Customer service research and the Cheers theme song tell us how important it is to remember and call someone by name. It not only shows respect, but also sends a message that you care enough to learn their name. I’m sure you’ve noticed how customers will light up when you surprise them by knowing their names. I recently experienced a little reminder of how it feels to be a recipient of the name-calling… so to speak.
Every morning at 5:00 a.m., you can find me at the YMCA. I’m not always cheerful at that time, but the young woman working the front desk is. She has been at this job for a couple of months, and every day she sings out, “Good morning!”
Last week, as I approached the desk to sign in, she said, “Your name starts with a P, right?” I looked up and smiled, and said, “No… B.” It was obvious my little clue didn’t help her, so I continued to punch in my code. She watched my name flash on the screen and said, “I always want to call you Polly or Holly, and now I’m glad I haven’t.” I told her to go ahead, because I liked those names.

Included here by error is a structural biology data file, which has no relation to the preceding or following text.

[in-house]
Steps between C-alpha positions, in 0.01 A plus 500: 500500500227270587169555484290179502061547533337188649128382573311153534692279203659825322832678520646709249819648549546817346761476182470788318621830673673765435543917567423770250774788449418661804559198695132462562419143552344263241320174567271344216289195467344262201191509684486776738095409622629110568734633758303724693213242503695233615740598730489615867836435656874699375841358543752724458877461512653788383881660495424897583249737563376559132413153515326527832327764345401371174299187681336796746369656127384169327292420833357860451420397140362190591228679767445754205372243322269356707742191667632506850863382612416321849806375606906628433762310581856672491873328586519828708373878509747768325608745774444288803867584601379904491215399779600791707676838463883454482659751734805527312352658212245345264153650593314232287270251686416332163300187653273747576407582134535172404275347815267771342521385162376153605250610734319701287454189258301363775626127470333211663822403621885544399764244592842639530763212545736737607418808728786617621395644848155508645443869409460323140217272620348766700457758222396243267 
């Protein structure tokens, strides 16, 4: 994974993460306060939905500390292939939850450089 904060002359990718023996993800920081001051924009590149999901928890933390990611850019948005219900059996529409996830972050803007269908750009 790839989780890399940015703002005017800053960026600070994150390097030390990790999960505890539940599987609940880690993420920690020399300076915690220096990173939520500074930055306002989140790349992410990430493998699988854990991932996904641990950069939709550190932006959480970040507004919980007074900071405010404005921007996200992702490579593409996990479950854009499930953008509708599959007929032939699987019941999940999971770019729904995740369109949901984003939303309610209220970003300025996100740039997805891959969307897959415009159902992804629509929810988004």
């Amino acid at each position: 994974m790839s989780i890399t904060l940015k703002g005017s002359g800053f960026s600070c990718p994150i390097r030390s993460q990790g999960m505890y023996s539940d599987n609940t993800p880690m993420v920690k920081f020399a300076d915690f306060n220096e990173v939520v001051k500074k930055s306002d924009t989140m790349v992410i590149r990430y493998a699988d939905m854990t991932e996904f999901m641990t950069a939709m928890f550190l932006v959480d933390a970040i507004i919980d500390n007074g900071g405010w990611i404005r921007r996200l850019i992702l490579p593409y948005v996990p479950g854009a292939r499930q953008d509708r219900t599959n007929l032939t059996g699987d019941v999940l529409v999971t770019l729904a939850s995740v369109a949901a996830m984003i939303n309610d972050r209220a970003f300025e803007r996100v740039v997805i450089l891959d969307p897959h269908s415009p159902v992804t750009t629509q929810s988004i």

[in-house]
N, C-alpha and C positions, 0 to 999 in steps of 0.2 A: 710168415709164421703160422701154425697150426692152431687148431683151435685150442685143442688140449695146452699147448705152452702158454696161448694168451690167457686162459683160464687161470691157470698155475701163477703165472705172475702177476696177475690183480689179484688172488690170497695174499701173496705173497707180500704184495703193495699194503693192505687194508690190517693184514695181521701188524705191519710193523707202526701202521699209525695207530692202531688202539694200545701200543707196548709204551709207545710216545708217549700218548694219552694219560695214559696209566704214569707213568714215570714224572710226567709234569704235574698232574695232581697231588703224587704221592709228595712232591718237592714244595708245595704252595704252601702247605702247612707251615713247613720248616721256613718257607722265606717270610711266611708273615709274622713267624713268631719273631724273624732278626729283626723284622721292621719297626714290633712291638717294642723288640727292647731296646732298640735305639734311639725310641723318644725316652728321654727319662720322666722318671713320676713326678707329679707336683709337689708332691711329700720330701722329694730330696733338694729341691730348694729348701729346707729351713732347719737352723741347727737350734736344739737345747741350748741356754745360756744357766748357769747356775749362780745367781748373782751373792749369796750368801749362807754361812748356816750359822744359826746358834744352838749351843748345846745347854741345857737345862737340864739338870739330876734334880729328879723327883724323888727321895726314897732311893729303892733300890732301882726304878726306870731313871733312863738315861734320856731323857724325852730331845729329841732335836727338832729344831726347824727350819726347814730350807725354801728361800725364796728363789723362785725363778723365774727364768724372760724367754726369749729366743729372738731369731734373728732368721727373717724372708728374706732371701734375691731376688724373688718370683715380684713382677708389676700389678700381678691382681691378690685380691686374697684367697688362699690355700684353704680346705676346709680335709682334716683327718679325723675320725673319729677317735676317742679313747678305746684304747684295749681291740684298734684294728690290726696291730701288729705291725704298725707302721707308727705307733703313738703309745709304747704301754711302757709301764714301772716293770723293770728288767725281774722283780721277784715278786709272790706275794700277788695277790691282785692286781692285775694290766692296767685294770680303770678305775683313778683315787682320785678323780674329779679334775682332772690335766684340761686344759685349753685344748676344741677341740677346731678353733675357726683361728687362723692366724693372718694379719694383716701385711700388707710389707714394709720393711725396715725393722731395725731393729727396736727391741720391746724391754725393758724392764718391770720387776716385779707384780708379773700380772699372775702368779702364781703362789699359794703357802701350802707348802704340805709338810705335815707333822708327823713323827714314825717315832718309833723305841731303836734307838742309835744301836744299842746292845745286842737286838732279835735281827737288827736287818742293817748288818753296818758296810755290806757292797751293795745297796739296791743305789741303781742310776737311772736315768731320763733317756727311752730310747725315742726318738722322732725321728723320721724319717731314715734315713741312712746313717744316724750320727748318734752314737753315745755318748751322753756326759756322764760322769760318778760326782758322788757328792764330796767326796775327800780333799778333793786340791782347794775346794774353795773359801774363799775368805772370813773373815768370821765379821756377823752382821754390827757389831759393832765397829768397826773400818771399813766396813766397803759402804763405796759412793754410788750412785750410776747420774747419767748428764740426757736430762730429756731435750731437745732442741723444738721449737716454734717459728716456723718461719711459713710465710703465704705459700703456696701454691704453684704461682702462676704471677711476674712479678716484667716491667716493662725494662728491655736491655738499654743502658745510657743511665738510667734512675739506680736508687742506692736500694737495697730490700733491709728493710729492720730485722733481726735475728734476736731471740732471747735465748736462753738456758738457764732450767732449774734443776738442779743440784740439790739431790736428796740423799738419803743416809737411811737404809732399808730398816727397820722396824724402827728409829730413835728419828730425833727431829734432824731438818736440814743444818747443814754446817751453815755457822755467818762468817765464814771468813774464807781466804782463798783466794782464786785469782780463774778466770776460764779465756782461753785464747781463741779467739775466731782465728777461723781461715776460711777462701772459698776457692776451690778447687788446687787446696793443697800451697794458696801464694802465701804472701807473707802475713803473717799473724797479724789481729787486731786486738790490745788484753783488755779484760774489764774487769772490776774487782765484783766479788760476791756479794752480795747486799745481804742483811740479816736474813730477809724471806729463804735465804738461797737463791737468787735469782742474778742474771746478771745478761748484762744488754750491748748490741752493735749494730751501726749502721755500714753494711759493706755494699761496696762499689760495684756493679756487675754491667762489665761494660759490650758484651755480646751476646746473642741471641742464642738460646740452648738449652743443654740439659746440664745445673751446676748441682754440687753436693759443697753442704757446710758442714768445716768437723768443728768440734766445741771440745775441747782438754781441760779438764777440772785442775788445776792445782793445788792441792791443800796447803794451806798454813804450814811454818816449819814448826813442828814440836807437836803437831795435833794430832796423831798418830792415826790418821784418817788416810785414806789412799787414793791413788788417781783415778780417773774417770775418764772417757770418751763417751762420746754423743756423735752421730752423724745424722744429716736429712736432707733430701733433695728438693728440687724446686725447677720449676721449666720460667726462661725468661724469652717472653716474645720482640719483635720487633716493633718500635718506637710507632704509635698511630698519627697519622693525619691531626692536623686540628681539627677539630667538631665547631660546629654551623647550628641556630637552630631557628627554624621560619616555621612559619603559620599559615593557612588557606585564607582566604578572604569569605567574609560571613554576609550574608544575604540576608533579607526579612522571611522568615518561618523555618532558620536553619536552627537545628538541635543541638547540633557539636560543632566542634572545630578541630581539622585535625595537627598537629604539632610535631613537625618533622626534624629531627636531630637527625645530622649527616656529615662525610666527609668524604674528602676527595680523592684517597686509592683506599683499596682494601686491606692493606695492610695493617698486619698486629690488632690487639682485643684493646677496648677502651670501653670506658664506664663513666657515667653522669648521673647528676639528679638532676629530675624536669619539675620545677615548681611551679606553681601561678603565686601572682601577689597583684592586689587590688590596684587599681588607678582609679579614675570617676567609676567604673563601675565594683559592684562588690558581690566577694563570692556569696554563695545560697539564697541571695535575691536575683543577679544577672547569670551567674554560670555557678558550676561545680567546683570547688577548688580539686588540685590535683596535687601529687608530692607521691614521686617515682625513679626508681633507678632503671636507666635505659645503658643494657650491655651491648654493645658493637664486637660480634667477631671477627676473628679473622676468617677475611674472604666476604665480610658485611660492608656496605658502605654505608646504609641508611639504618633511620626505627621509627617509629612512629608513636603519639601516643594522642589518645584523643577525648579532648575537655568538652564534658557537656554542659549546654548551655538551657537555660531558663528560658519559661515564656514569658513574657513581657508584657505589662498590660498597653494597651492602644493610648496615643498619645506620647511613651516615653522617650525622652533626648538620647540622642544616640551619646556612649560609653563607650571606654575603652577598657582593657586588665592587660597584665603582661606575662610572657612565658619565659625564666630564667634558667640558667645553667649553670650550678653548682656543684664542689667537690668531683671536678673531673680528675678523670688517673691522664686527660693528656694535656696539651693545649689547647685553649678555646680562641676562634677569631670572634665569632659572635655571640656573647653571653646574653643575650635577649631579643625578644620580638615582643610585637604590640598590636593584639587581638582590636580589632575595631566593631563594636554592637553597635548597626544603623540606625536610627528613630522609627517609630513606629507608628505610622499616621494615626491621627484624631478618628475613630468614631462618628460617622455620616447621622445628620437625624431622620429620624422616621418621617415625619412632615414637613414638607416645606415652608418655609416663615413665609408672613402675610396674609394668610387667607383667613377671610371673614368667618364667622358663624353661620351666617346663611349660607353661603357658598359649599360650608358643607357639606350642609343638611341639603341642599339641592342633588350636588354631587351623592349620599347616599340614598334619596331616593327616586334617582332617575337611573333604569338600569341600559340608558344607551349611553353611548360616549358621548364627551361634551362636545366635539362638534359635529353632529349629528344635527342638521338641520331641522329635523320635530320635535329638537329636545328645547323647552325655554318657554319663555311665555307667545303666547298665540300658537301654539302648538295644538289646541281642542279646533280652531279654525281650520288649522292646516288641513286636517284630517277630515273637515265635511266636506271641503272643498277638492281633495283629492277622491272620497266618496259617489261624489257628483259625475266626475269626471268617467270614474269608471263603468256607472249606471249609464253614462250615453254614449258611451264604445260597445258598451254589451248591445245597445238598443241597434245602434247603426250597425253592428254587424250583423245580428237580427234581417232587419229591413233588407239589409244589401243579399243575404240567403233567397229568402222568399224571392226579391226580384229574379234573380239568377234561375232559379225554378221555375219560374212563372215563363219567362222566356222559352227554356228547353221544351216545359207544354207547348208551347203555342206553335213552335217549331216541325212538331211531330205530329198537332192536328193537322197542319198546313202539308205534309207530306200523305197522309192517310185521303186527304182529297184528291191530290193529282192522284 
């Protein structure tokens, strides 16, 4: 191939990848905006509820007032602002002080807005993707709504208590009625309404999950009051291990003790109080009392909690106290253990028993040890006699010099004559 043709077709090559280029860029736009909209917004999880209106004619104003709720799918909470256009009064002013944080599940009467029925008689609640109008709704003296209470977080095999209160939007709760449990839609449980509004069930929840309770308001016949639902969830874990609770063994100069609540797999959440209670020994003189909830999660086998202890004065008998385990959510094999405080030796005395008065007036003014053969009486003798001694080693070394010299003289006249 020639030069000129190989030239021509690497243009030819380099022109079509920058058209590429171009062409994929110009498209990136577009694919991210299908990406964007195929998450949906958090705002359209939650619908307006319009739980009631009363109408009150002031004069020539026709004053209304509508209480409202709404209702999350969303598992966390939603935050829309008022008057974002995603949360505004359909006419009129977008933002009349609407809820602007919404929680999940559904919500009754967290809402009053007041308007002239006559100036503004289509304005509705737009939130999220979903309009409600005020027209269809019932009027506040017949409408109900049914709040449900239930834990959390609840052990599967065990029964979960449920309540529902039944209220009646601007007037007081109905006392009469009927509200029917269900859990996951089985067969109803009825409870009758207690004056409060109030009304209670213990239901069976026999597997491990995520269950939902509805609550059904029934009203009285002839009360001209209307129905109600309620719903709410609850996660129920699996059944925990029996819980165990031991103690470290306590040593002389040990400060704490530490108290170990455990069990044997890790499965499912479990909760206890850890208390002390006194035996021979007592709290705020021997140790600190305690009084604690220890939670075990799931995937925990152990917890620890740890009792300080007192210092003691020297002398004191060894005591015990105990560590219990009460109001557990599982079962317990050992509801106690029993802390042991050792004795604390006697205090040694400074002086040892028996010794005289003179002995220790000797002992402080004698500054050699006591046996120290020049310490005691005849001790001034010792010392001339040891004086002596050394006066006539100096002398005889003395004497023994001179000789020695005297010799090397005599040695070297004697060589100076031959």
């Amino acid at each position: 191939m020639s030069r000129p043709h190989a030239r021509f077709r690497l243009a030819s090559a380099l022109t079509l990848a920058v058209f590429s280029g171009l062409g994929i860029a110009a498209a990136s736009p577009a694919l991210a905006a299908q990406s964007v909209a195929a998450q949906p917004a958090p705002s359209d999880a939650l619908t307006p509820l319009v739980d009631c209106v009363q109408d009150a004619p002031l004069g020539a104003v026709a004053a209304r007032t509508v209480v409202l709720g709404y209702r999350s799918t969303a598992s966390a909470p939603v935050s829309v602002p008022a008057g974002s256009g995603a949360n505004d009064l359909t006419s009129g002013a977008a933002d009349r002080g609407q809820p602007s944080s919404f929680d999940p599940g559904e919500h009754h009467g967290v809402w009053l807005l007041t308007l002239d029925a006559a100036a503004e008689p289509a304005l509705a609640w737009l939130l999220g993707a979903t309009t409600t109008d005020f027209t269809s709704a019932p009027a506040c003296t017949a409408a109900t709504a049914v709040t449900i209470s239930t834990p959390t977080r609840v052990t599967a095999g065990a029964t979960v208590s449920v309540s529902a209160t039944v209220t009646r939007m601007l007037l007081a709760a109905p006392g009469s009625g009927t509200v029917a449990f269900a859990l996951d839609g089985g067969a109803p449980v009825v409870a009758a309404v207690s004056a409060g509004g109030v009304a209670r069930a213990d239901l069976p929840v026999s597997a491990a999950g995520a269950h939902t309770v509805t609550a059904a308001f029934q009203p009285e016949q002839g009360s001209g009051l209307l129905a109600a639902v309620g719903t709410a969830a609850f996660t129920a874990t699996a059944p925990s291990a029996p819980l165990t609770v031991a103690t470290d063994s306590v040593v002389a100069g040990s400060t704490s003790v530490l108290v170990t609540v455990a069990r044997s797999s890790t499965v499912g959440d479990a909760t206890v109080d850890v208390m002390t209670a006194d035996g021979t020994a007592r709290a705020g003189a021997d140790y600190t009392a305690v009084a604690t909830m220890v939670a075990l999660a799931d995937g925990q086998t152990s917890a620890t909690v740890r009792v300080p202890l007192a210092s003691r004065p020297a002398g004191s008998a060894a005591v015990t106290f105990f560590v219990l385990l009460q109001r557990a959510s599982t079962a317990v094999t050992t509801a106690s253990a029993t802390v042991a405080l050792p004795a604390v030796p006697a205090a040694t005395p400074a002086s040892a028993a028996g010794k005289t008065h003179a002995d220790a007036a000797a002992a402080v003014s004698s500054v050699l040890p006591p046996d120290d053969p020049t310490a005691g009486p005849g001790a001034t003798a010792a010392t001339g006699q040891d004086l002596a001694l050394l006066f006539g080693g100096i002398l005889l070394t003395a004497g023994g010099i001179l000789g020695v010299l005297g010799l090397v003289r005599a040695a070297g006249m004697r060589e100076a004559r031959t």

The next morning, I approached the desk and she asked, “Does your name start with a D?” I said, “No… B,” and punched in my code. She looked at the screen and said, “Beth! Why can’t I remember that?” I smiled and continued upstairs to the dread mill.
On the third morning, I was barely inside the door before she called out, “Good morning, Beth!” My grin was huge as I approached the desk to sign in. She waived me on and said, “I already have you signed in. Have a good workout.”
I couldn’t believe it. Not only did she know my first name, but she had to learn my last name, too, in order to sign me in. I’ve never approached the tread mill smiling, but I did that day. I made sure to learn her name as I left, because she made such an effort to learn mine. She’s been signing me in ever since.
Learning a customer’s name is important. One way to do so is to pay attention to the names on credit cards or checks or when they use your loyalty programs. If taking an order over the phone, ask for the correct spelling. The extra effort is noticed. And finally, don’t forget to introduce new employees to customers. If you’ve already put a lot of effort into learning customer names, make sure that courtesy continues no matter who is working.